You can then view the exported markdown file with your favorite markdown app like Marked or MultiMarkdown Composer.

Export Your Project, Selected Idea Spaces, or Selected Figures as Markdown

  1. In Curio, select what you want to export then click the Share toolbar button then choose Export As > Markdown.
  2. In the dialog that appears you can choose the location for the export and give it a file name for your export. Note that a single .markdown file will be created with that name containing everything you selected to export.
  3. In that same dialog you can optionally specify if you want figure notes and meta exported.
  4. You can also specify that images and files should be exported as well. If so, Curio will create folder alongside your markdown export file which will contain those images and files stored within uniquely named subfolders.
  5. Click the Export button and your export will be generated.

Markdown Text

Curio’s markdown converter will convert your rich text figures directly into markdown! Curio uses each figure’s markdown setting in the text inspector is to determine how to perform this conversion:

  • Markdown Rendering is Off
    If the markdown inspector button is off then this is a figure which doesn’t contain any entered markdown. So Curio will automatically convert any rich text attributes to the supported markdown rich text syntax described earlier. For example, if Curio finds bold text it is turned into **bold**. As a note, to determine if a line of rich text should be a markdown header (ex: “# header 1”) Curio looks for text where the entire line is bold and of a certain font size. Headers 1 through 6 (i.e. #, ##, ###, ####, #####, ######) will be created with bold text of size 32, 24, 18, 16, 13, 11, respectively.
  • Markdown Rendering is On
    If you set the markdown inspector button is on then Curio will take the text figure’s text and leave any existing markdown that you entered as-is, but it will also conveniently convert any attributed text it finds to markdown’s rich text syntax. So, if a text figure contains the following text: “This is a mix of *italicized* markdown syntax and bold attributed text.” then will take that italicized markdown as-is but convert the bold text to **bold**.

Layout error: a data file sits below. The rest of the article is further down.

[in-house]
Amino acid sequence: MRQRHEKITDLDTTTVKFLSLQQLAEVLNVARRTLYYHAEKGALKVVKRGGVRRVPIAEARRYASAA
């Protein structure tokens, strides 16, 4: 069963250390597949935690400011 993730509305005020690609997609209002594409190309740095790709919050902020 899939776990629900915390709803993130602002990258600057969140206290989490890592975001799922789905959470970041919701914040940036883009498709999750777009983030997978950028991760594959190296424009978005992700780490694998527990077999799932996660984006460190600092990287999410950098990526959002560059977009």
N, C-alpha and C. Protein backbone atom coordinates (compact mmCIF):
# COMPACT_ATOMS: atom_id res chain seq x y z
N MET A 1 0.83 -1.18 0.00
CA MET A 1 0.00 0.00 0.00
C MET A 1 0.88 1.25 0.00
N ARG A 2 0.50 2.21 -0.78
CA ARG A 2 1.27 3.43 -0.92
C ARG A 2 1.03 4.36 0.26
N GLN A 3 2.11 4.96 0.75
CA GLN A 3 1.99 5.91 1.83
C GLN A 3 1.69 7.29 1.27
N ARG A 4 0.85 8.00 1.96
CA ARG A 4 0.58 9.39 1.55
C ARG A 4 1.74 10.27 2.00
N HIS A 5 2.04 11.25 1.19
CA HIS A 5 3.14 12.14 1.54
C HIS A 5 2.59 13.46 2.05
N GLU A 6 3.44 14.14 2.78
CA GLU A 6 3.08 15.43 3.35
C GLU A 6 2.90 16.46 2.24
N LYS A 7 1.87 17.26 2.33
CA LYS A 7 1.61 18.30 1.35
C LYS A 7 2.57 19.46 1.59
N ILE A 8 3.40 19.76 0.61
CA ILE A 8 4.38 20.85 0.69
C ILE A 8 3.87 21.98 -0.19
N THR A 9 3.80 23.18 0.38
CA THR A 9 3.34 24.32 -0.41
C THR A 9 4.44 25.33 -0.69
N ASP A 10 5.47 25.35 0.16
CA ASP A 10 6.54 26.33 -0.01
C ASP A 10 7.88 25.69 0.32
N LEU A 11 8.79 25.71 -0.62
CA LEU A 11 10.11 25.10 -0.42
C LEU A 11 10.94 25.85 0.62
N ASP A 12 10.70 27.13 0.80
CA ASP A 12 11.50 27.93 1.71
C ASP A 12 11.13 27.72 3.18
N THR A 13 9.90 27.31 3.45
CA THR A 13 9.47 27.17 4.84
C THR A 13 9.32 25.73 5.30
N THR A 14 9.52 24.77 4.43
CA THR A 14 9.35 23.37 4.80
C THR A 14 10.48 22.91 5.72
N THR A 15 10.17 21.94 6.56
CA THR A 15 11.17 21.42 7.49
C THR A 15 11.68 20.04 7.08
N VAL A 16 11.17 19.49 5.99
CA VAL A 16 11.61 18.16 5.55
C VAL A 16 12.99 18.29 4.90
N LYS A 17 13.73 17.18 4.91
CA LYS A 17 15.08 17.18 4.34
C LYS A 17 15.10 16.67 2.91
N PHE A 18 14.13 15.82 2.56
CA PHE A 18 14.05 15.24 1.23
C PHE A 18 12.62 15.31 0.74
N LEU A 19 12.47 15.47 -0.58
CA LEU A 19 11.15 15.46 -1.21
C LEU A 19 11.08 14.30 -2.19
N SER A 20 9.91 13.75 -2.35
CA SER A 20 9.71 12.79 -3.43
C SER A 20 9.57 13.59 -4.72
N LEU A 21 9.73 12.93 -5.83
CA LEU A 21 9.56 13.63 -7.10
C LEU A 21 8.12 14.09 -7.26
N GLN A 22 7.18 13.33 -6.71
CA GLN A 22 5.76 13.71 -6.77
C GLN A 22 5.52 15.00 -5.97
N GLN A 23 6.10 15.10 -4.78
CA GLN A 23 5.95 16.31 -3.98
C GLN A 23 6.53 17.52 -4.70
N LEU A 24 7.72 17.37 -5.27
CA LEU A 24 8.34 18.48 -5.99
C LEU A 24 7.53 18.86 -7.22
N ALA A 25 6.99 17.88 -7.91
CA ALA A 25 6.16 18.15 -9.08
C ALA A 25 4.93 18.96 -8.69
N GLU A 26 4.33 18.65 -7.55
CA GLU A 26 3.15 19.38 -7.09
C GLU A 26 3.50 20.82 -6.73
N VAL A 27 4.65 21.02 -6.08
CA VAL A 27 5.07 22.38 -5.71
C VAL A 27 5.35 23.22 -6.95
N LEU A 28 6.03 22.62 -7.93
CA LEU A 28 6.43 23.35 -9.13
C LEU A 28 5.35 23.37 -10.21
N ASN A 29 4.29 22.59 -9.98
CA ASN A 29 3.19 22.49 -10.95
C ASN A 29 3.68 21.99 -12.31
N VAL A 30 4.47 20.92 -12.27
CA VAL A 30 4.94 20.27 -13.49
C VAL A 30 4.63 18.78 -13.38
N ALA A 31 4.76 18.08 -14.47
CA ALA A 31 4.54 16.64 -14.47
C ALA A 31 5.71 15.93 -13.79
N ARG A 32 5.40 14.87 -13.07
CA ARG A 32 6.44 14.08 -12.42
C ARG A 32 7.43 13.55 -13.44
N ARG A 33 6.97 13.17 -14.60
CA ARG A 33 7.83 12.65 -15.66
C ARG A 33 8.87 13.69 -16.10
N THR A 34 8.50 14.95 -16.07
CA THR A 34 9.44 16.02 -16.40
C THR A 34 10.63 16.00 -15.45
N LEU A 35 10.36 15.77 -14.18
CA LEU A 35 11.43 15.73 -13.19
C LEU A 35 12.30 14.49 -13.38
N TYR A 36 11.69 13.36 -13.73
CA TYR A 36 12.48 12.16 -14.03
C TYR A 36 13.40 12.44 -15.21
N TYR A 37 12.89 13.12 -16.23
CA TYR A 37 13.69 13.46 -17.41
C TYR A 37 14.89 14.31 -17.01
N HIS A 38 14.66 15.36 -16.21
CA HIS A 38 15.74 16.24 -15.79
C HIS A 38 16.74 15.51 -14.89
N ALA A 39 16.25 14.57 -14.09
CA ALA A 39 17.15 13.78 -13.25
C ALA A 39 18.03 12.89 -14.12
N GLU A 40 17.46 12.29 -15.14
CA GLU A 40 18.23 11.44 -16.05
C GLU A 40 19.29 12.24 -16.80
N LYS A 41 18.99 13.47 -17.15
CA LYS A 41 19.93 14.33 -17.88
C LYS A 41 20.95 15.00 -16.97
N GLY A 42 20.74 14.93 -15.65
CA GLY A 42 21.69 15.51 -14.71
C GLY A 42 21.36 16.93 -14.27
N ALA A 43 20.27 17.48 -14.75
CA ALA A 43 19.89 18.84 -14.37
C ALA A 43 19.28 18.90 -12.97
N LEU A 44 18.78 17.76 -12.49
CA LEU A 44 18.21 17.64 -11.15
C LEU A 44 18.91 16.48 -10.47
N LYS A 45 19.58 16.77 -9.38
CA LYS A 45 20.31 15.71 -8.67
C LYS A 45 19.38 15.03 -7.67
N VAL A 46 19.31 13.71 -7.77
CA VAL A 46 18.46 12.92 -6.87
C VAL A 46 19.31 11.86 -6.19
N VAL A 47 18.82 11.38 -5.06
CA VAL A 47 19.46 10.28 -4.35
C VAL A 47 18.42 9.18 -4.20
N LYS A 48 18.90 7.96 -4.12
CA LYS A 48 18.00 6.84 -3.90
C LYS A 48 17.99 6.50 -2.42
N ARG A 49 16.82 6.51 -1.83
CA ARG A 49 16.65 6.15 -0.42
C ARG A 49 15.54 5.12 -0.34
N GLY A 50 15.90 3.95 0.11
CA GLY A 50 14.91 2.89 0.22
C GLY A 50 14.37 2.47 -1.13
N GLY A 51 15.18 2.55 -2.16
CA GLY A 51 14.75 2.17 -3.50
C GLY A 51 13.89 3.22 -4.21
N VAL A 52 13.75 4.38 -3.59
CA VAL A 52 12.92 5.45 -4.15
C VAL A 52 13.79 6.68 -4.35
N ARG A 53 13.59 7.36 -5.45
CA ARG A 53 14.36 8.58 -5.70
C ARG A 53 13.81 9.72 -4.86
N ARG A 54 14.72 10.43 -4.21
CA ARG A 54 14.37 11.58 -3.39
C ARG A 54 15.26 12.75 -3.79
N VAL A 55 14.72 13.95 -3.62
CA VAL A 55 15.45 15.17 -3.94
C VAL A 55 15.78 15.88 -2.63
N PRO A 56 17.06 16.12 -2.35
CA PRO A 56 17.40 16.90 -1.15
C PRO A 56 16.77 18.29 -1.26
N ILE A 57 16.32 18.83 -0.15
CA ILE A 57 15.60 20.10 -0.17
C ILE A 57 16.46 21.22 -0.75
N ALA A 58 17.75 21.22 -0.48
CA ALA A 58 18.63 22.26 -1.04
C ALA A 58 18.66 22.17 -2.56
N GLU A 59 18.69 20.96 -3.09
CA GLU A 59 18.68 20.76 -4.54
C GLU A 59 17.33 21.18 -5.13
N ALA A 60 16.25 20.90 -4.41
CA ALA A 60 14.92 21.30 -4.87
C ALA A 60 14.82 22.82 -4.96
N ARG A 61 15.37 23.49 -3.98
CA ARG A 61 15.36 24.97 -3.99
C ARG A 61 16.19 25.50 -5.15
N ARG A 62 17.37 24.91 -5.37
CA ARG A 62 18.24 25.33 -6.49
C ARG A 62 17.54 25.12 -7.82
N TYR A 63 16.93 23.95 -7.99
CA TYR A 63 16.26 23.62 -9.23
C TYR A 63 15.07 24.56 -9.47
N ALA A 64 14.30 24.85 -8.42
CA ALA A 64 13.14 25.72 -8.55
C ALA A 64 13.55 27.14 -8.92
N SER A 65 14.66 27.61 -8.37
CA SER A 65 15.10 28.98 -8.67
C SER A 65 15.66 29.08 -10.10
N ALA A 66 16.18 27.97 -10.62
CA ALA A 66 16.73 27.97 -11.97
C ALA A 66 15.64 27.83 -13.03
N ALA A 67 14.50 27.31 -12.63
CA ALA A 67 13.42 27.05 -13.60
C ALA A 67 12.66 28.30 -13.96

Markdown Lists

Curio exports hierarchical data such as lists, mind maps, and stacks as markdown lists, with the following considerations:

  • While basic markdown doesn’t support nested lists, many extensions such as MultiMarkdown and CommonMark use tab indentions to indicate nesting, so Curio supports this as well.
  • Markdown only supports simple bullets (via the * markup) and numbering (via the 1. 2. 3. markup) so Curio’s extensive per-level prefixing is automatically narrowed to those two available options during export.
  • The individual text figures that make up the Curio collection figure are converted into markdown’s rich text syntax as described above.
  • If a list item has line breaks within then those are merged into a single text line for the export.
  • Curio will output the * as the list marker for bullets. You can optionally change this to the - marker if you wish.
  • List titles have to be output with a blank line between the title and the actual markdown list, as per markdown rules. Personally I wish it didn’t need this but, if it’s not there, then lists won’t render correctly.

Markdown Tables

Curio exports its tables as markdown tables, with the following considerations:

  • While basic markdown doesn’t support tables, many extensions such as MultiMarkdown support a common syntax for markdown tables which Curio uses.
  • Markdown only supports a header row, so Curio’s footer row and header & footer columns are simply rendered in markdown as normal cells.
  • Markdown column alignment syntax is not output since Curio’s can be individually specified per cell.
  • Each row has a leading and trailing pipe (“|”), which some markdown viewers require, but can be disabled.

In the markdown export dialog you can choose whether to export images and other figure assets. These are exported to a folder created alongside the resulting markdown file. Each exported figure asset will be contained within uniquely named subfolder to avoid file name collisions.

By default this assets folder will be named based on the markdown file name. For example, if you specified “Project” for the exported markdown file, then the assets folder will be named “Project Assets”. You can customize this format string, where a %@ token in the format string, if found, is replaced with the markdown file’s name.